Unlike baryonic matter, nonbaryonic matter did not contribute to the formation of the elements in the early universe Big Bang nucleosynthesis  and so its presence is revealed only via its gravitational effects, or weak lensing. In addition, if the particles of which it is composed are supersymmetric, they can undergo annihilation interactions with themselves, possibly resulting in observable by-products such as gamma rays and neutrinos indirect detection. If dark matter is as common as observations suggest, an obvious question is whether it can form objects equivalent to planets , stars , or black holes.
The answer has historically been that it cannot,   because of two factors:. This question has been debated heavily during recent years. In — the idea of dense dark matter or dark matter being black holes, including primordial black holes , made a comeback  following results of gravitation wave detection. These were again ruled out in December ,  but research and theories based on these still continue as at , including approaches to dark matter cooling,   and the question is by no means settled.
Dark matter can be divided into cold , warm , and hot categories. Primordial density fluctuations smaller than this length get washed out as particles spread from overdense to underdense regions, while larger fluctuations are unaffected; therefore this length sets a minimum scale for later structure formation.
The categories are set with respect to the size of a protogalaxy an object that later evolves into a dwarf galaxy: Mixtures of the above are also possible: Cold dark matter leads to a bottom-up formation of structure while hot dark matter would result in a top-down formation scenario; [ clarification needed ] the latter is excluded by high-redshift galaxy observations.
These categories also correspond to fluctuation spectrum effects and the interval following the Big Bang at which each type became non-relativistic. Candidate particles can be grouped into three categories on the basis of their effect on the fluctuation spectrum Bond et al. If the dark matter is composed of abundant light particles which remain relativistic until shortly before recombination, then it may be termed "hot". The best candidate for hot dark matter is a neutrino Such particles are termed "warm dark matter", because they have lower thermal velocities than massive neutrinos Any particles which became nonrelativistic very early, and so were able to diffuse a negligible distance, are termed "cold" dark matter CDM.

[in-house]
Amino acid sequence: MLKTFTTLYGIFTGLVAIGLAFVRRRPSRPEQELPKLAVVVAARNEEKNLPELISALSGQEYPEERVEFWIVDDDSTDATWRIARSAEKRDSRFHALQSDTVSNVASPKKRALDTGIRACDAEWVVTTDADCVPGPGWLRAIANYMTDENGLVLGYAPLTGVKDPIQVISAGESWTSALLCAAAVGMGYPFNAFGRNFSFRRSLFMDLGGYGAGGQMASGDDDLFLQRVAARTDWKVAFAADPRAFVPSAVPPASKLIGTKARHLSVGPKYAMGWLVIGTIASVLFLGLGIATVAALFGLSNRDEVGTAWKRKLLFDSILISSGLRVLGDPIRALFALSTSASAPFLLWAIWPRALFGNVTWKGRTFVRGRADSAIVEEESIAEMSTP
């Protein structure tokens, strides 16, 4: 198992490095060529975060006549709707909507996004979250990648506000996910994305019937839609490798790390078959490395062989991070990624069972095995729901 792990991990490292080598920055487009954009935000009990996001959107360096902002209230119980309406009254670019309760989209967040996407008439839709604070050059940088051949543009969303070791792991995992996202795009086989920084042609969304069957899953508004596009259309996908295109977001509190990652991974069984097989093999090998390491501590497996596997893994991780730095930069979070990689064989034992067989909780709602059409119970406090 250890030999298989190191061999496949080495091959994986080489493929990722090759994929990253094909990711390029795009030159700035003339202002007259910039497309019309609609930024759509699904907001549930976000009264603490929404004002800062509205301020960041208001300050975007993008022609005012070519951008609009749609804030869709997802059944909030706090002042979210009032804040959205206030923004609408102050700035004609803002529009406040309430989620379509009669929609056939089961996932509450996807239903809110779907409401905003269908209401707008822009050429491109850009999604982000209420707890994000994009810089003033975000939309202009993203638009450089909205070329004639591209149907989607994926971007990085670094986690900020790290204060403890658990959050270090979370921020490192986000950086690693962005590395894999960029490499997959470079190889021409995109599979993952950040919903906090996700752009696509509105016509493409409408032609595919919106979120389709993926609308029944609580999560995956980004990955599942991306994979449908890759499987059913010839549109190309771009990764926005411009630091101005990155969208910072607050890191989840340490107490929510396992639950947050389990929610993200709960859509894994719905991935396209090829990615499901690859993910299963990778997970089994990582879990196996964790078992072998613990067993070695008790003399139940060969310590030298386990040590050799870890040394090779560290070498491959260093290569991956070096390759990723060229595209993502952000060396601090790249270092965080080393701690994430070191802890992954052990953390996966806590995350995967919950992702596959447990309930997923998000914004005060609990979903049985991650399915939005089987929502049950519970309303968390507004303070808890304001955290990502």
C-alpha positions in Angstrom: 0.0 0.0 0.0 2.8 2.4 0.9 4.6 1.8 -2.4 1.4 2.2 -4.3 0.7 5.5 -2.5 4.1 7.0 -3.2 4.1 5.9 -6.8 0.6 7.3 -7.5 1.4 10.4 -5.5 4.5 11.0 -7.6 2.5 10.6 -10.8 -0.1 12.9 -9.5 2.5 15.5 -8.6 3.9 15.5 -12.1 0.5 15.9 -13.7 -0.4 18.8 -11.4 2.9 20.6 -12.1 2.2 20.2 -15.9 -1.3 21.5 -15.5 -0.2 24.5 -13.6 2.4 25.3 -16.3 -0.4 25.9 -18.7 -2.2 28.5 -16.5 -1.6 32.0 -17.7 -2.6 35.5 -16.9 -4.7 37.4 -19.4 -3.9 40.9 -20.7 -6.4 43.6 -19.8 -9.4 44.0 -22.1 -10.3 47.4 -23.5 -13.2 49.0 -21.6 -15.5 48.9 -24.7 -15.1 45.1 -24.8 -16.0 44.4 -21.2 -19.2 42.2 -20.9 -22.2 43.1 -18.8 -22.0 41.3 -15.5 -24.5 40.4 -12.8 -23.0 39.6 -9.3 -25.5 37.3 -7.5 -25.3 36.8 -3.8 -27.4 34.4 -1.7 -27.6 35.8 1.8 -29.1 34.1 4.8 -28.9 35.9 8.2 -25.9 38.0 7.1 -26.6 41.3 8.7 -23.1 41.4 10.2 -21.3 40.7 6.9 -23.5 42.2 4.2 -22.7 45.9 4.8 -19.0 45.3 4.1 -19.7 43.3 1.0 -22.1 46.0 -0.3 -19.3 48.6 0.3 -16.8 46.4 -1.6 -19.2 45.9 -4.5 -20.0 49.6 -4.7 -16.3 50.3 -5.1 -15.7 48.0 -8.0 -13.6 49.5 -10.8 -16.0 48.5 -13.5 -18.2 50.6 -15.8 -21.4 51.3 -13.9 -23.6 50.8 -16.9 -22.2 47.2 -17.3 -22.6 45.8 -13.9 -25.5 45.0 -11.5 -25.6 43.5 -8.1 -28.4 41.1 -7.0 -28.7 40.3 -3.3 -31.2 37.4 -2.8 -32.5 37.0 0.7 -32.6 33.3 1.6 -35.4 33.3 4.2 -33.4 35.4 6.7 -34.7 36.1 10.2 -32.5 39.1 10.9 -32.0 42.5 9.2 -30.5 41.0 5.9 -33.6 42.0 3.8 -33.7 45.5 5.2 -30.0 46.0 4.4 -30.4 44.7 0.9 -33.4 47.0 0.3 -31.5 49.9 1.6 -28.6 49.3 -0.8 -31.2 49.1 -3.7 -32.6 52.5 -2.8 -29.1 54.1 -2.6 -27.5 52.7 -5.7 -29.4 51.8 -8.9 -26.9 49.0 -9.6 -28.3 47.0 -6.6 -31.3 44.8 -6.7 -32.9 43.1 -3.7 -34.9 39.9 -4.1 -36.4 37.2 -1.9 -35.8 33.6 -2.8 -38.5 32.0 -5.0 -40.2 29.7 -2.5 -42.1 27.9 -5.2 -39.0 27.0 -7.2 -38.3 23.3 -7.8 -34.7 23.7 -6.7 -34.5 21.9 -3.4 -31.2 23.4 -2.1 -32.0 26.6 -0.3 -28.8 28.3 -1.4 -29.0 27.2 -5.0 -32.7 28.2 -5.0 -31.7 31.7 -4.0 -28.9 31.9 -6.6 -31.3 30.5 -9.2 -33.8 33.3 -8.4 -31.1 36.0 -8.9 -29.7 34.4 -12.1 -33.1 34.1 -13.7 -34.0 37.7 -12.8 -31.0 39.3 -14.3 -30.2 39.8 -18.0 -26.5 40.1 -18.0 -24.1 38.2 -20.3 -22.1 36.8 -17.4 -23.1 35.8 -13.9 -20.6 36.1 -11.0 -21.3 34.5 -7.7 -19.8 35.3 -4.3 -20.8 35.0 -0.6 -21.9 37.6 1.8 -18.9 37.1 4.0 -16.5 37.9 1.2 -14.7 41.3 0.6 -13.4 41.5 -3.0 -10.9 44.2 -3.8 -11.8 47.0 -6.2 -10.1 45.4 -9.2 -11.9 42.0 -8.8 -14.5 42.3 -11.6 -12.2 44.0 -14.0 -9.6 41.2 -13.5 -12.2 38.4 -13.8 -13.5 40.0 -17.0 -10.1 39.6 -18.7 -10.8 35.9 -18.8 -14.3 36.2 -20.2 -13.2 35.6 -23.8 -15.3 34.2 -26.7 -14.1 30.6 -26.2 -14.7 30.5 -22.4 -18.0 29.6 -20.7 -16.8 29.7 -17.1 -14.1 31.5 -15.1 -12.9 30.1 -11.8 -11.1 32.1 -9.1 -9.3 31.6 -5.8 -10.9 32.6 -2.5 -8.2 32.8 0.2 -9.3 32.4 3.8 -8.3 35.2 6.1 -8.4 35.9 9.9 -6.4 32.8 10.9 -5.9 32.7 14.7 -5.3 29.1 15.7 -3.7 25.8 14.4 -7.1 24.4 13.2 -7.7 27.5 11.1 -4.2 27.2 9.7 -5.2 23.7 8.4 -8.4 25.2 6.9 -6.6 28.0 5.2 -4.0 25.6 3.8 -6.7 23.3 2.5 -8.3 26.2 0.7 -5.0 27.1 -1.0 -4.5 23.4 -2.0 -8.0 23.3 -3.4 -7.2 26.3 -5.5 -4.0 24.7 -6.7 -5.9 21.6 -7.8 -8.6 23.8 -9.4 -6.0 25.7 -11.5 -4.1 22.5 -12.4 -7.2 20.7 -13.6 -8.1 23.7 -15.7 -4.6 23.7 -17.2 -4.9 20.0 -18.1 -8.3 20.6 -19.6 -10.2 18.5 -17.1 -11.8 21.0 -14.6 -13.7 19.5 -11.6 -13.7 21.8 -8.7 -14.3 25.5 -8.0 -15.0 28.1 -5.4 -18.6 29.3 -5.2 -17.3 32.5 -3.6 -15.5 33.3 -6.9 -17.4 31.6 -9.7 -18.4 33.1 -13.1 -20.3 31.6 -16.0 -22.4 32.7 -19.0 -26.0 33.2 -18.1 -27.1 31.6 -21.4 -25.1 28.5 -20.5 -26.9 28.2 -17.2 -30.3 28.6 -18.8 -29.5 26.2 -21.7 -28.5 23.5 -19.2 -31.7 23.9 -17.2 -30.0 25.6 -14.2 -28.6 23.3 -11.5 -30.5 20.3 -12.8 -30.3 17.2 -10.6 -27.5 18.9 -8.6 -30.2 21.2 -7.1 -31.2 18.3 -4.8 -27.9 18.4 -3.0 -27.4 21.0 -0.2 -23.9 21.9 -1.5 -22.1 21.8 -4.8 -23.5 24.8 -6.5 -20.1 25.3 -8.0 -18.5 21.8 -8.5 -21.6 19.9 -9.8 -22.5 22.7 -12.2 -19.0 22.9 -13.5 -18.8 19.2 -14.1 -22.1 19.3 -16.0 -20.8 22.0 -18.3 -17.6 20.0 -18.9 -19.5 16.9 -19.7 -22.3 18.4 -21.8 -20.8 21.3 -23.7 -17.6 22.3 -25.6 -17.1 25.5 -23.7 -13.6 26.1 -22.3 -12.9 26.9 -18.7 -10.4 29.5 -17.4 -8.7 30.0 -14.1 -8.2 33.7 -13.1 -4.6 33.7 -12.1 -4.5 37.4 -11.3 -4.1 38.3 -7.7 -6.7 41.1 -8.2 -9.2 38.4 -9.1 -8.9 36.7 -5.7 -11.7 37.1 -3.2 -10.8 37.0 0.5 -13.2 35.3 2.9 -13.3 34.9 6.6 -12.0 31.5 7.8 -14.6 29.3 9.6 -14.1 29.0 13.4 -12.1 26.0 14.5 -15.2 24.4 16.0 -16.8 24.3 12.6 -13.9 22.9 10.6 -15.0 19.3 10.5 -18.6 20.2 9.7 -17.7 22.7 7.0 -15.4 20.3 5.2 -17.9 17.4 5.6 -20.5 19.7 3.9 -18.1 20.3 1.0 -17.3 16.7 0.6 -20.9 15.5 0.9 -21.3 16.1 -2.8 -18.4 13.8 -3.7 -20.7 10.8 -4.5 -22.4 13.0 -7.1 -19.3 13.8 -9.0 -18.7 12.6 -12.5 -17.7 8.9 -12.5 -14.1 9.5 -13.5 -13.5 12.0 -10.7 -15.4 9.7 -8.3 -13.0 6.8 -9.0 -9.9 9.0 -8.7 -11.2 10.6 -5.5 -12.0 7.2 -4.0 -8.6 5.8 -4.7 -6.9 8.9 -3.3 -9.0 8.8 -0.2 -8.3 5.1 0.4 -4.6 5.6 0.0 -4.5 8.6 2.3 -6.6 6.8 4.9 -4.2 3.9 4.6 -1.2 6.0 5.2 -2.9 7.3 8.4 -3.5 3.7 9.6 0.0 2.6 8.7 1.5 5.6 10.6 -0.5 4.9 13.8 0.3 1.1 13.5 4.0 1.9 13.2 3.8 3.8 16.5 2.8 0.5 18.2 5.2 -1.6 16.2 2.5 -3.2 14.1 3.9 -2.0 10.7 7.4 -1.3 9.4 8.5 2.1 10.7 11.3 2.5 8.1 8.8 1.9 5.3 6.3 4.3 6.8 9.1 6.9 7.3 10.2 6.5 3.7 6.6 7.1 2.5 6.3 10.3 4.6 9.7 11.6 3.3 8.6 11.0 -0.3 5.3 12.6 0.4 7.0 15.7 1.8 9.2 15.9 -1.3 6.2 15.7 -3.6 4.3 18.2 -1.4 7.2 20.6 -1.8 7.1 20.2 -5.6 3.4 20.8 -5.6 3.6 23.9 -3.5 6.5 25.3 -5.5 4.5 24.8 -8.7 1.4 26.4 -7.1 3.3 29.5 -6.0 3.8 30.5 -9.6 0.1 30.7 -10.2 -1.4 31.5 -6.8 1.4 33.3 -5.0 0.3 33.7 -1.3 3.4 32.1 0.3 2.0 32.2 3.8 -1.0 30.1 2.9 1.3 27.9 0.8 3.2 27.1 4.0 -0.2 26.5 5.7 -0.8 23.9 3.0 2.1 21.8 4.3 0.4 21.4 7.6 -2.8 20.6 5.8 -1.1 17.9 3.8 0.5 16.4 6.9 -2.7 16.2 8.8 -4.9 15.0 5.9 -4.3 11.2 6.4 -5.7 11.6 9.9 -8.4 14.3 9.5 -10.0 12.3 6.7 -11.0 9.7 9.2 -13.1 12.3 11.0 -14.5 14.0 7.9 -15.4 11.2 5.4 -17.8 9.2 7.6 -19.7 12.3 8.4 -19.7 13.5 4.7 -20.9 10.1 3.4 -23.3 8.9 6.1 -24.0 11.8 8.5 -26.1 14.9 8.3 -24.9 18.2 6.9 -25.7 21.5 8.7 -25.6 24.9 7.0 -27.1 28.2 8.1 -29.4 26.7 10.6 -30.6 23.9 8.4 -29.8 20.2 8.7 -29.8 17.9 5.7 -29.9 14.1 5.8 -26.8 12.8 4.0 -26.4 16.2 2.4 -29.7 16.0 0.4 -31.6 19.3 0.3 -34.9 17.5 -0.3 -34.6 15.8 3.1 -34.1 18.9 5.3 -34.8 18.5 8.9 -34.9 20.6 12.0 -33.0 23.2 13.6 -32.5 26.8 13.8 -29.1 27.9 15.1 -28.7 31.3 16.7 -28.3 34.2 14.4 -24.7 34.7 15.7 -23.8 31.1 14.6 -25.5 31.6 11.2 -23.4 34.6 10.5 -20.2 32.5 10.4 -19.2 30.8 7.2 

There are many candidates for CDM including supersymmetric particles. Another approximate dividing line is that warm dark matter became non-relativistic when the universe was approximately 1 year old and 1 millionth of its present size and in the radiation-dominated era photons and neutrinos , with a photon temperature 2. Standard physical cosmology gives the particle horizon size as 2 ct speed of light multiplied by time in the radiation-dominated era, thus 2 light-years. A region of this size would expand to 2 million light-years today absent structure formation. The actual FSL is approximately 5 times the above length, since it continues to grow slowly as particle velocities decrease inversely with the scale factor after they become non-relativistic.
In this example the FSL would correspond to 10 million light-years, or 3 mega parsecs , today, around the size containing an average large galaxy. Conversely, much lighter particles, such as neutrinos with masses of only a few eV, have FSLs much larger than a protogalaxy, thus qualifying them as hot. Cold dark matter offers the simplest explanation for most cosmological observations. It is dark matter composed of constituents with an FSL much smaller than a protogalaxy. This is the focus for dark matter research, as hot dark matter does not seem capable of supporting galaxy or galaxy cluster formation, and most particle candidates slowed early.